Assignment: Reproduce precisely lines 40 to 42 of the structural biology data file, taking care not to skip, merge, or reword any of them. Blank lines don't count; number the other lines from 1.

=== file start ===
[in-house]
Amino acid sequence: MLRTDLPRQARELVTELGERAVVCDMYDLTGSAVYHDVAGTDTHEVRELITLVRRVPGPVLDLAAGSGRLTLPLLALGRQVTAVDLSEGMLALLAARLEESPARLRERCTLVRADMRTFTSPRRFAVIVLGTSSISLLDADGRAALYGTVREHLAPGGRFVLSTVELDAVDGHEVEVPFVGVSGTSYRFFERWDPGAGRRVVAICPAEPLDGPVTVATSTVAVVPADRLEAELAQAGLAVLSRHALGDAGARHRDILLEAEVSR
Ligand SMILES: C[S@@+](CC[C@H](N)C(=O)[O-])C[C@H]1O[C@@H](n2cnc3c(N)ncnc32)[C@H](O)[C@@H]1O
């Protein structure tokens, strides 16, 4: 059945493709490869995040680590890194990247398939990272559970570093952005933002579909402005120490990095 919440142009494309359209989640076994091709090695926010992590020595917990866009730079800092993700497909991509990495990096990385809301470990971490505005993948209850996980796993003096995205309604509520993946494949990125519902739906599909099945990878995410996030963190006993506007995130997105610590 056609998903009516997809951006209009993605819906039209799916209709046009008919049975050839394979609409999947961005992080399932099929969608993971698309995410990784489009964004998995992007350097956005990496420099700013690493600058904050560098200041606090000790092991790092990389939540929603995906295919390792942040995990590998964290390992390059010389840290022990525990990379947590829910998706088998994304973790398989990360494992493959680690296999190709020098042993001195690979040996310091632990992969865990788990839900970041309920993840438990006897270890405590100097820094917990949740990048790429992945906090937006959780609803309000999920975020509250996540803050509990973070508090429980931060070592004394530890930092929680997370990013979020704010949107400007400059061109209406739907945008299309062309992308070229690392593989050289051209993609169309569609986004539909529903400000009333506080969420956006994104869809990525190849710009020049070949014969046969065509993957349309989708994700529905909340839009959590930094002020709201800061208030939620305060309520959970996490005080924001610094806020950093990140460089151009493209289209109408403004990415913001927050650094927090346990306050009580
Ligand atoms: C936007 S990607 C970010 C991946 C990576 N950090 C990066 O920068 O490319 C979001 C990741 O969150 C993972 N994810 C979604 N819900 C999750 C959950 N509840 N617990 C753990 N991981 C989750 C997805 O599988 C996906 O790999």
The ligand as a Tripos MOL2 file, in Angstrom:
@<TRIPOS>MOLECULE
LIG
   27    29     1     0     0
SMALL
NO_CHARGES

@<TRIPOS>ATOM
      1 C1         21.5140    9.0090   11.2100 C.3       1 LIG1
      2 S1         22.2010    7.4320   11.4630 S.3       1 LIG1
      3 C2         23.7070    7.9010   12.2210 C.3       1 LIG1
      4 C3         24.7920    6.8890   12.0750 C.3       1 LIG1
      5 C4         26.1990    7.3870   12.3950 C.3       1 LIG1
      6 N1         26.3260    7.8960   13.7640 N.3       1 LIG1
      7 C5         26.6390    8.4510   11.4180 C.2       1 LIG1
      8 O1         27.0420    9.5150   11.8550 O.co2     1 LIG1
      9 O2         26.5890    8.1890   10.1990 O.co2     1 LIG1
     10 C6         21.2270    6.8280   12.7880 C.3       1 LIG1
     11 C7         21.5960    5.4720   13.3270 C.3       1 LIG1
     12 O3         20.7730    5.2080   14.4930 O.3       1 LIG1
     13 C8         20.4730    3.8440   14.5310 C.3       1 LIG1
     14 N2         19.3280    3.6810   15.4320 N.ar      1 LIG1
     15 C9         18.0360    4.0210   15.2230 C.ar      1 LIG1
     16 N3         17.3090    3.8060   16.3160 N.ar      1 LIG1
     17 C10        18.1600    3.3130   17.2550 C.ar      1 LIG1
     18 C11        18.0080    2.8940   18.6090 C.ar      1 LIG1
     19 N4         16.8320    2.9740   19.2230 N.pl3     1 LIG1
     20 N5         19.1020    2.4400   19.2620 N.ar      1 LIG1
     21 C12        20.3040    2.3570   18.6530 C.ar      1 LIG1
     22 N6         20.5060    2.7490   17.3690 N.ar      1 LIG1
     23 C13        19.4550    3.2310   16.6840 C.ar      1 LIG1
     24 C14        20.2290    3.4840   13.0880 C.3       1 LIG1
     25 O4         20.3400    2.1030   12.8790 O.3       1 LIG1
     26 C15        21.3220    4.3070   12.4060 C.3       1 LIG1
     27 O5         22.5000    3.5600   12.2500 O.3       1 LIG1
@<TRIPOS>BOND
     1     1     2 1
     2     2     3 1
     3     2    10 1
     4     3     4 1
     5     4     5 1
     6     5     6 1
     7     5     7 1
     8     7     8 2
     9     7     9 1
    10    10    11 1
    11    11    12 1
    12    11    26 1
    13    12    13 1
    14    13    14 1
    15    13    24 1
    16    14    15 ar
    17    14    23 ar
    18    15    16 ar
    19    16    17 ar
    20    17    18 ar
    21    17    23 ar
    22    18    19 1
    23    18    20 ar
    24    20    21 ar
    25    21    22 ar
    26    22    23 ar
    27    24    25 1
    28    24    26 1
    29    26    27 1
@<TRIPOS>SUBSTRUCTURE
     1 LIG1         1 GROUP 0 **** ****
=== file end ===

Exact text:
@<TRIPOS>BOND
     1     1     2 1
     2     2     3 1